University Of GothenburgWho would have thought that a hip fracture among grandfathers may actually affect their grandson’s state of health? Well, a study from the Sahlgrenska Academy has claimed for the first time, an association between hip fractures in grandfathers and damaged bone health among their grandsons.

The study apparently illustrates that hip fractures in grandfathers could be connected to low bone density and decreased bone size in their grandsons.

“This is the first time this risk factor for low bone mass has been demonstrated across two generations. This new risk factor may be significant for the diagnosis of low bone mass and suggests possible mechanisms for the inheritance of low bone mass and fracture risk,” commented, Associate professor Mattias Lorentzon, who led the research team at the Sahlgrenska Academy.

The study included approximately 3,700 grandparents and their grandsons from a national register. About 270 of these grandsons appeared to have decreased bone density, in other words less bone mineral in their skeleton. Apparently all of these also had a grandparent who had their hip broken as opposed to those who did not have any relations who had broken a hip and seemed to have standard bone health.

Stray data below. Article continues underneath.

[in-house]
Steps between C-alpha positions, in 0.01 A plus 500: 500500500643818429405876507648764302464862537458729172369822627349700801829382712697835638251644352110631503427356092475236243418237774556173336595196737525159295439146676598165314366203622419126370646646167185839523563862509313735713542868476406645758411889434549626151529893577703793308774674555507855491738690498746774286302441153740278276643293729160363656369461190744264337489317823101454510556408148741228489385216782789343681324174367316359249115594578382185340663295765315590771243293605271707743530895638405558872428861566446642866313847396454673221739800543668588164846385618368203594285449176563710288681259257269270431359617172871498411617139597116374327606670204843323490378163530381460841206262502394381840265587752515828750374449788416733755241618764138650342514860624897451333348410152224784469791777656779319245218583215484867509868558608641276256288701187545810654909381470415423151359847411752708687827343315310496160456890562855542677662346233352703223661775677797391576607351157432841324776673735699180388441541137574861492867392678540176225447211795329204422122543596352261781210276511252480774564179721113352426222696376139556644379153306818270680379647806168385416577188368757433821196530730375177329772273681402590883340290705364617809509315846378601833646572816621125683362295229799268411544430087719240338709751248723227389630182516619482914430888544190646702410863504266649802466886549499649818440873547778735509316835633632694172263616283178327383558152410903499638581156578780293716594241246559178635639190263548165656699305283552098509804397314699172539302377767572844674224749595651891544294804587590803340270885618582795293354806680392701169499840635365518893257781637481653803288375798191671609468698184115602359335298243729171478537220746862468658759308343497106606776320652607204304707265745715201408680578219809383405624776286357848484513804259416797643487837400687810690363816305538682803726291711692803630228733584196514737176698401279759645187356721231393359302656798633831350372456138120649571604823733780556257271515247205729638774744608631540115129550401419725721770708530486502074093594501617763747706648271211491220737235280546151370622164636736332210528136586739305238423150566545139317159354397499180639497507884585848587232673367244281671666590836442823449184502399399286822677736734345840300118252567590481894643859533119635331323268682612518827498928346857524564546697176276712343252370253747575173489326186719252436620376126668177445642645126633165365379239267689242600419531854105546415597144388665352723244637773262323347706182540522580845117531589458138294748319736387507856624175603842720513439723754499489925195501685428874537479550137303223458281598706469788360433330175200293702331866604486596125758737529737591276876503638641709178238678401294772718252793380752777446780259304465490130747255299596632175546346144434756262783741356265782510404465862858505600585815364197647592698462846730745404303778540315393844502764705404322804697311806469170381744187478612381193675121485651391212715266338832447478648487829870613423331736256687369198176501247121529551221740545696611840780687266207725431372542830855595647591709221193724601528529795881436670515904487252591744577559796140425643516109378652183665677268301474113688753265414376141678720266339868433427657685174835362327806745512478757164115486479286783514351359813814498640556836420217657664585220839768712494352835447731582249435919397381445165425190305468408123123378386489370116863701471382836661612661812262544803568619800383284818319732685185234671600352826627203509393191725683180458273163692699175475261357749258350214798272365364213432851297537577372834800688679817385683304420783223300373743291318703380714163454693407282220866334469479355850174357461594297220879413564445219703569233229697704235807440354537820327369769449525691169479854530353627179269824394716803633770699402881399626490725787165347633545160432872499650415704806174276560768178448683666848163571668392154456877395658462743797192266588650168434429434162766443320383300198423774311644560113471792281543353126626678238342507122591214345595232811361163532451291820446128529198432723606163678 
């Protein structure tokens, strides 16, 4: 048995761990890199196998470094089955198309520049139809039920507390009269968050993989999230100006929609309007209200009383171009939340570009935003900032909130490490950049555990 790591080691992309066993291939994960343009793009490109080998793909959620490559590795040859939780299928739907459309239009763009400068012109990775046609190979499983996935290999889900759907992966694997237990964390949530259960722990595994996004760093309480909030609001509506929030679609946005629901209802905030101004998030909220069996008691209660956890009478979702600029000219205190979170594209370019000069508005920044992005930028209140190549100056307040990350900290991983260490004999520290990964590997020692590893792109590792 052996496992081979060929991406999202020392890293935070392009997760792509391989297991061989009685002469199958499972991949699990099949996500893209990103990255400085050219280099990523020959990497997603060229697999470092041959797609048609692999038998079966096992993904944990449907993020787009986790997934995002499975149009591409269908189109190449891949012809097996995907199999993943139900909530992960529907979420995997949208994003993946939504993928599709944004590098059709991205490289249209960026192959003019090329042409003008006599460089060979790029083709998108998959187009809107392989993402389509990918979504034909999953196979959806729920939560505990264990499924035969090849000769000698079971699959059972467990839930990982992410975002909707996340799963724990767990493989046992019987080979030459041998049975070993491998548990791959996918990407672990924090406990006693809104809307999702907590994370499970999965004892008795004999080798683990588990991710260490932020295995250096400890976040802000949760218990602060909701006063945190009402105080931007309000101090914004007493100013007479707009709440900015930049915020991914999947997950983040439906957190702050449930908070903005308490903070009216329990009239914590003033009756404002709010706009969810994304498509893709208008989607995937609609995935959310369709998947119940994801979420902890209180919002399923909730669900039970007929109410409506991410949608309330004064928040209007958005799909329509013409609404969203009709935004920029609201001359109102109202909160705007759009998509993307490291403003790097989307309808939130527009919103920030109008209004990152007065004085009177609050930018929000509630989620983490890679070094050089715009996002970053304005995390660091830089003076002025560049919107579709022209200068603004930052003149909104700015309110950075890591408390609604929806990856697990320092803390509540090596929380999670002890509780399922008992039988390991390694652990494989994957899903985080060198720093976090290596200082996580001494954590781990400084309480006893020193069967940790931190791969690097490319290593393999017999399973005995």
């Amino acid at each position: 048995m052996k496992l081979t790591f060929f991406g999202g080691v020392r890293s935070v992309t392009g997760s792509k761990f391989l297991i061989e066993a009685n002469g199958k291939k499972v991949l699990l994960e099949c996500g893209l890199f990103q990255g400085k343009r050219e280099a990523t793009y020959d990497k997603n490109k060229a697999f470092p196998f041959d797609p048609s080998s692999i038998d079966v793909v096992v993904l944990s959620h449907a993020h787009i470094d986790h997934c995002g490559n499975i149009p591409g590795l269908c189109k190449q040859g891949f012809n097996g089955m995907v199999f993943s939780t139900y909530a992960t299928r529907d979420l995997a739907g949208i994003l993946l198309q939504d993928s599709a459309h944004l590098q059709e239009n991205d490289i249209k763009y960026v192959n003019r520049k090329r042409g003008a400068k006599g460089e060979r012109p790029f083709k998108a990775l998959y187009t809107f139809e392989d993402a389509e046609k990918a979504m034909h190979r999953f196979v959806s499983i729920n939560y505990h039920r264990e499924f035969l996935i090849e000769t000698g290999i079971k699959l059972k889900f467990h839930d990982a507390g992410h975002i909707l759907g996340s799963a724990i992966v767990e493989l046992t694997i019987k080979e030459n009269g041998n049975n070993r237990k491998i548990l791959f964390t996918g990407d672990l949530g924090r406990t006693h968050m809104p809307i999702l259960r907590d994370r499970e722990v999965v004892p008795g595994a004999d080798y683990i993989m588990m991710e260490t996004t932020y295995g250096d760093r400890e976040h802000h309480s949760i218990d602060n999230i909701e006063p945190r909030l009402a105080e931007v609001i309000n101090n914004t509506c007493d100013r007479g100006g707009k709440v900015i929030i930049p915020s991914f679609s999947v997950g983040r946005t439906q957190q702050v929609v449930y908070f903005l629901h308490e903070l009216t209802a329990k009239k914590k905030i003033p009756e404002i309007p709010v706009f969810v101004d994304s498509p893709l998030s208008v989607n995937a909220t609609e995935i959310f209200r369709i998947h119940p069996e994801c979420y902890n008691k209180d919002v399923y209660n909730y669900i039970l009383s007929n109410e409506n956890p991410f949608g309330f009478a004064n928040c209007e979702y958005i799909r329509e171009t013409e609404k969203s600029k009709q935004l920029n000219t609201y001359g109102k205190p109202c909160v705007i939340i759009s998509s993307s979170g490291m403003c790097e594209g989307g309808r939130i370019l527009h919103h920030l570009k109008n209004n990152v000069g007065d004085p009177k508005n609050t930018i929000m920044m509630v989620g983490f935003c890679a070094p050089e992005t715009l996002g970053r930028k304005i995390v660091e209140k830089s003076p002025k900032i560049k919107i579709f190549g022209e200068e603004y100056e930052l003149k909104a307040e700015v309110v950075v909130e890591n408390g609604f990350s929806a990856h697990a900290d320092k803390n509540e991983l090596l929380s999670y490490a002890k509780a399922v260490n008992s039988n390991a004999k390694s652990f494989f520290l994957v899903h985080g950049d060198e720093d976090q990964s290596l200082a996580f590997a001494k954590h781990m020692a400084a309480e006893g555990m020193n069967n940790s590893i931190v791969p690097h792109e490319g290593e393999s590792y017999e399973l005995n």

Lorentzon added, “We then divided these men with reduced bone density into two groups. In the first, we looked at those who had a grandmother who had broken a hip. In the second, we looked at whether a grandfather had suffered a hip fracture.”

It seemingly surfaced that those men who had a male family member experience a fracture apparently had up to 5% low bone density and around 4% tinier bones as compared to those who did not. By way of comparison, roughly 10% less bone density could triple the augment of the danger of fractures. The study took into consideration other threat issues for osteoporosis like smoking, physical activity, calcium intake, age, weight and gender.

Lorentzon remarked, “Despite these other risk factors, we could see that bone size is reduced and that this leads to lower bone density, which together means low bone mass – a risk factor for osteoporosis. In other words, they run a greater risk of fractures in the future than their peers. It’s important for health professionals to ask whether grandparents have had hip fractures. This is an important piece of the puzzle when it comes to the diagnosis and treatment of osteoporosis.”

This outcome may result in developments in the recognition of patients at augmented threat of osteoporosis.

The study was published in the Journal of Clinical Endocrinology & Metabolism.